Dragoljub Cibulic, Senior Partner At BDK Advokat

How Will The DFC Support Infrastructure Projects In Serbia?

Over a month has passed since DFC’s representatives visited Belgrade, and now might be a good time to highlight a couple of points related to the announced arrival of the DFC in the region

At the outset, it is worth recalling that the Development Finance Corporation (DFC) is already present in the region. This newly created U.S. development bank is the successor to OPIC, which was involved in a number of projects in Serbia and the region, primarily in issuing guarantees for sector-specific lending programs carried out by local banks.

What’s new is that the DFC has an increased lending capacity of $60 billion (twice that of OPIC) and an expanded remit allowing it to invest in equity and project pre-development studies. However, the most important change is its mission, which is to advance U.S. foreign policy and offer “a robust alternative to state-directed investment that often leaves countries saddled with debt”. Obviously, the DFC’s mission is to counter the Belt and Road initiative and provide an alternative source for developing countries to finance infrastructure development.

It is therefore not surprising that the flagship projects featured during meetings between the DFC and Serbian officials are two transport infrastructure projects that are of major political significance in terms of the potential to ease tensions between Serbs and Albanians and achieve long-term stability.

In order to utilize the DFC’s funds for the development of vital infrastructure projects, Serbia will have to adjust its preferred structure for the development of infrastructure, which has been to take out a sovereign loan from a development bank to finance works carried out by a contractor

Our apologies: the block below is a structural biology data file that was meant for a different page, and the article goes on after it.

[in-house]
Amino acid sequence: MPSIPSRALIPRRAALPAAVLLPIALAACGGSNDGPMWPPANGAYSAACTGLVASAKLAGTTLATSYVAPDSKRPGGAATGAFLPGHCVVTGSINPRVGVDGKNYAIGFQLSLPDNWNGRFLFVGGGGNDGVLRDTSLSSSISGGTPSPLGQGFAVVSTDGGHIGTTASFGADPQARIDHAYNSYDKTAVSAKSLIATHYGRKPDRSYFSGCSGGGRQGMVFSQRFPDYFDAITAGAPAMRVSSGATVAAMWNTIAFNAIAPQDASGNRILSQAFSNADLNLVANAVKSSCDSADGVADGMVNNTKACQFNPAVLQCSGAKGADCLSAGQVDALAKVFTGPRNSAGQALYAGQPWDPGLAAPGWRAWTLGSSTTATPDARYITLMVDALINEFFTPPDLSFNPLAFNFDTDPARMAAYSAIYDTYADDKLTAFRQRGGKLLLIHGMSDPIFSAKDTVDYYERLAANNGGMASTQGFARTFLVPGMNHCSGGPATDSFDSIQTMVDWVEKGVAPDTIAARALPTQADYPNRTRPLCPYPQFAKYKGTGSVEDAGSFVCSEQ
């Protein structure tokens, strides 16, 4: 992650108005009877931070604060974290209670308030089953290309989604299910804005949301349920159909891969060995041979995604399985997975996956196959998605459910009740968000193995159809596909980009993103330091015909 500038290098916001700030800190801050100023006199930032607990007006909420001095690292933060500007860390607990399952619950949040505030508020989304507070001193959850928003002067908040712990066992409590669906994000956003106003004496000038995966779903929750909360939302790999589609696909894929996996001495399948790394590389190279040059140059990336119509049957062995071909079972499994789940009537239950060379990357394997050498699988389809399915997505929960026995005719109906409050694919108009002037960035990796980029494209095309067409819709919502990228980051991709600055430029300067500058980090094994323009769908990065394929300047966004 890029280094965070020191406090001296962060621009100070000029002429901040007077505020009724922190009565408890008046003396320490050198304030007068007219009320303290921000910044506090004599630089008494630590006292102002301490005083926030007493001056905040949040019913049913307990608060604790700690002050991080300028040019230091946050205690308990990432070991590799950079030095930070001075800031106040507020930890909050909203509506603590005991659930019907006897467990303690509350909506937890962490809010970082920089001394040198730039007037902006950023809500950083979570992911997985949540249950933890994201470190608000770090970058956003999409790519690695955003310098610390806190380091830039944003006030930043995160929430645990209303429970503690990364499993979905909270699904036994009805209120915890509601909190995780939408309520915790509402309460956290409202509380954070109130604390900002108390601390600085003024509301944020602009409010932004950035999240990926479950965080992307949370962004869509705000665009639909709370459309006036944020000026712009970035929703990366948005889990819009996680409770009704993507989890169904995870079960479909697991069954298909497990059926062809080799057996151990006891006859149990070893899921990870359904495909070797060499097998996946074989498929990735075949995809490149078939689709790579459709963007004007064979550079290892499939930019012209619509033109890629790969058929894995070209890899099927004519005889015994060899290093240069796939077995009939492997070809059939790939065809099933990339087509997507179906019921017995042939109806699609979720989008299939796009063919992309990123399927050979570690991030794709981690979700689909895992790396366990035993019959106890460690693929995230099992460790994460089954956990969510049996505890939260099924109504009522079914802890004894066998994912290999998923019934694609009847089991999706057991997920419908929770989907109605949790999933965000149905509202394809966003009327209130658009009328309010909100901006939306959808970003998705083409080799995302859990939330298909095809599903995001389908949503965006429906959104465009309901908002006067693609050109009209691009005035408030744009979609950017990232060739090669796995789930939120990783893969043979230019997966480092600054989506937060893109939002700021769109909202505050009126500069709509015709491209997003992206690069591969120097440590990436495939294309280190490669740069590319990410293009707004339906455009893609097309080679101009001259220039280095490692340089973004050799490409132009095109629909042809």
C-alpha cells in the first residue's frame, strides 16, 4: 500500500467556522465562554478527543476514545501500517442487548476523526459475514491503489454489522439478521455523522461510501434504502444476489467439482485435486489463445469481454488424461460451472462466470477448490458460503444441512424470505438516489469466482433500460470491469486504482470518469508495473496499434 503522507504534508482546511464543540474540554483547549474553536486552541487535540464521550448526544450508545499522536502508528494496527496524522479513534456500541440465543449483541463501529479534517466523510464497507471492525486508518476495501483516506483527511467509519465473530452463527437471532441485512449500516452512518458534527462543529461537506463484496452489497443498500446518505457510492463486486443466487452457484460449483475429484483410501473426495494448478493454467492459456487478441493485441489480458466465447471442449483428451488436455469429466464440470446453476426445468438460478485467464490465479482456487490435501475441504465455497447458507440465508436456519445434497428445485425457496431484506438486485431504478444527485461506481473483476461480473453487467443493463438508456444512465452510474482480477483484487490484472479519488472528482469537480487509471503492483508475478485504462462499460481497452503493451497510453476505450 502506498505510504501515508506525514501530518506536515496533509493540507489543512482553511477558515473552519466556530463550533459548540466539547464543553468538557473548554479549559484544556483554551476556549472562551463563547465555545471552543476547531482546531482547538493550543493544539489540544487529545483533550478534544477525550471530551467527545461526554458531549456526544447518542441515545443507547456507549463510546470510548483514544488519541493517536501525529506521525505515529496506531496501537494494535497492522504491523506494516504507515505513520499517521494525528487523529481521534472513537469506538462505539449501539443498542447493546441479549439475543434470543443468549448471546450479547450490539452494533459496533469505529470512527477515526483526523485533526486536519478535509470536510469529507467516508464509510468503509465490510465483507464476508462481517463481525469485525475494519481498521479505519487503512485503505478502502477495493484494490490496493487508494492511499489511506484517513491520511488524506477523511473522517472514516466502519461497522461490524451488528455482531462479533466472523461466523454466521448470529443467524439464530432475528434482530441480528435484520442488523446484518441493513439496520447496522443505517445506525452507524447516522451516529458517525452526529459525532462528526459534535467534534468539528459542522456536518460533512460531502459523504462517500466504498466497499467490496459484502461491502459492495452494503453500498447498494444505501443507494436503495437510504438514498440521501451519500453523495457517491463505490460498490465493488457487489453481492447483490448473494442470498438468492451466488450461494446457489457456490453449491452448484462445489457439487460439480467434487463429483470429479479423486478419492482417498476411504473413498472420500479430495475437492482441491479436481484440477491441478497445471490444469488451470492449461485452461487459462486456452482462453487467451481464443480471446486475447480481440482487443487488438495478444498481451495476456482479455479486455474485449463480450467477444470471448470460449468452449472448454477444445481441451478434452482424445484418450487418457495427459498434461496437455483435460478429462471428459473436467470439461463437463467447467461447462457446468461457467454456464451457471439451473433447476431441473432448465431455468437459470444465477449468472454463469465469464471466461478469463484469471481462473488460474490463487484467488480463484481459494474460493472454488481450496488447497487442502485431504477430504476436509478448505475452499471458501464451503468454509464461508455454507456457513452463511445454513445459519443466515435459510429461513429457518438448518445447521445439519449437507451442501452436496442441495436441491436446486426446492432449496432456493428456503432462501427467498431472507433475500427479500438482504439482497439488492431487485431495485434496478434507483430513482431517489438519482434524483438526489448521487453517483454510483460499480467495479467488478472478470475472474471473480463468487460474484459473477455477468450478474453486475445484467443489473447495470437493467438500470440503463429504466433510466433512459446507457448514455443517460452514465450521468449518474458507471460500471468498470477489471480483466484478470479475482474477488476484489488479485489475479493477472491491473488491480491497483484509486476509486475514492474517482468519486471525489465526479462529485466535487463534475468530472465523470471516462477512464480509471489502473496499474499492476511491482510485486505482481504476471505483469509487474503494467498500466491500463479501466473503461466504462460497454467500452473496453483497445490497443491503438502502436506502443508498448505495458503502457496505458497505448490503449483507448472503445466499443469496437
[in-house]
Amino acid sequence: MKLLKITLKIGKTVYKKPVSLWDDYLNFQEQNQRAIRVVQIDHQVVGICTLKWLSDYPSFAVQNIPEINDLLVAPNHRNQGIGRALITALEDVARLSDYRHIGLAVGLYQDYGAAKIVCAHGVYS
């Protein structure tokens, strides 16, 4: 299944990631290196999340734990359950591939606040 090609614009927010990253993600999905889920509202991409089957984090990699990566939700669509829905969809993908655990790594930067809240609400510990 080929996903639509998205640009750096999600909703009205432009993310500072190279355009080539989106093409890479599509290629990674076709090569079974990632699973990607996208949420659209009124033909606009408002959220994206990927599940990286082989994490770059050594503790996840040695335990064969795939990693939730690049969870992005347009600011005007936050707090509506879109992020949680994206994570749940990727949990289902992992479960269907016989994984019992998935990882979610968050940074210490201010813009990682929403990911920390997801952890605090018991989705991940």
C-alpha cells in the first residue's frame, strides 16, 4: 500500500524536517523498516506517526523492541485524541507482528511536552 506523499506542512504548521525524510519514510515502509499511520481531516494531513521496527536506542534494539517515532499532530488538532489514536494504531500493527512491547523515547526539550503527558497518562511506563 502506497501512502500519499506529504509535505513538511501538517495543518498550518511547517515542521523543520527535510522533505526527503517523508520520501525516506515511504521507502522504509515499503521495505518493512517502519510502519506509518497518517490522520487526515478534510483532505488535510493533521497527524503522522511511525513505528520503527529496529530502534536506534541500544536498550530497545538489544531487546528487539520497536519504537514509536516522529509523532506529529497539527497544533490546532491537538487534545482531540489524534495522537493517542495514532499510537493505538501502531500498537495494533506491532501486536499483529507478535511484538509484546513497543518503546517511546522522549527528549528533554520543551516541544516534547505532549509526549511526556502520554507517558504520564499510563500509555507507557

The DFC approach to developing infrastructure differs from the approach of other development banks, in that DFC does not lend directly to governments but instead supports private investments in such projects through public-private partnerships and concession structures. In order to utilize the DFC’s funds in the development of vital infrastructure projects, Serbia will have to adjust its preferred structure for the development of infrastructure, which has been to take out a sovereign loan from a development bank to finance works carried out by a contractor.

A different approach could be beneficial for the national budget, which has taken a major beating from the ongoing pandemic. It is questionable whether and how many additional major infrastructure projects the treasury can sustain. PPP and concession structures are also more desirable from the perspective of competitiveness and transparency of the approval process. Their downside, however, is in the fact that they are more time consuming and, at the end of the day, may still require a certain level of governmental support if the development of the relevant infrastructure is not bankable on its own.

Serbia is currently showered with offers of significant development funds from the world’s three superstates – the U.S., EU and China. Some of these investment offers overlap. The Serbian Government has so far shown readiness to go beyond the usual and even split a project between interested parties (with the Belgrade Metro, for example). However, it will not be easy to maintain that approach, given that different actors have conflicting interests. The Serbian Government should choose the appropriate structure for specific investments carefully, and the optimal source of financing for them. Most importantly, the selection of projects should be based on a national investment strategy that’s coherent and publicly scrutinized.

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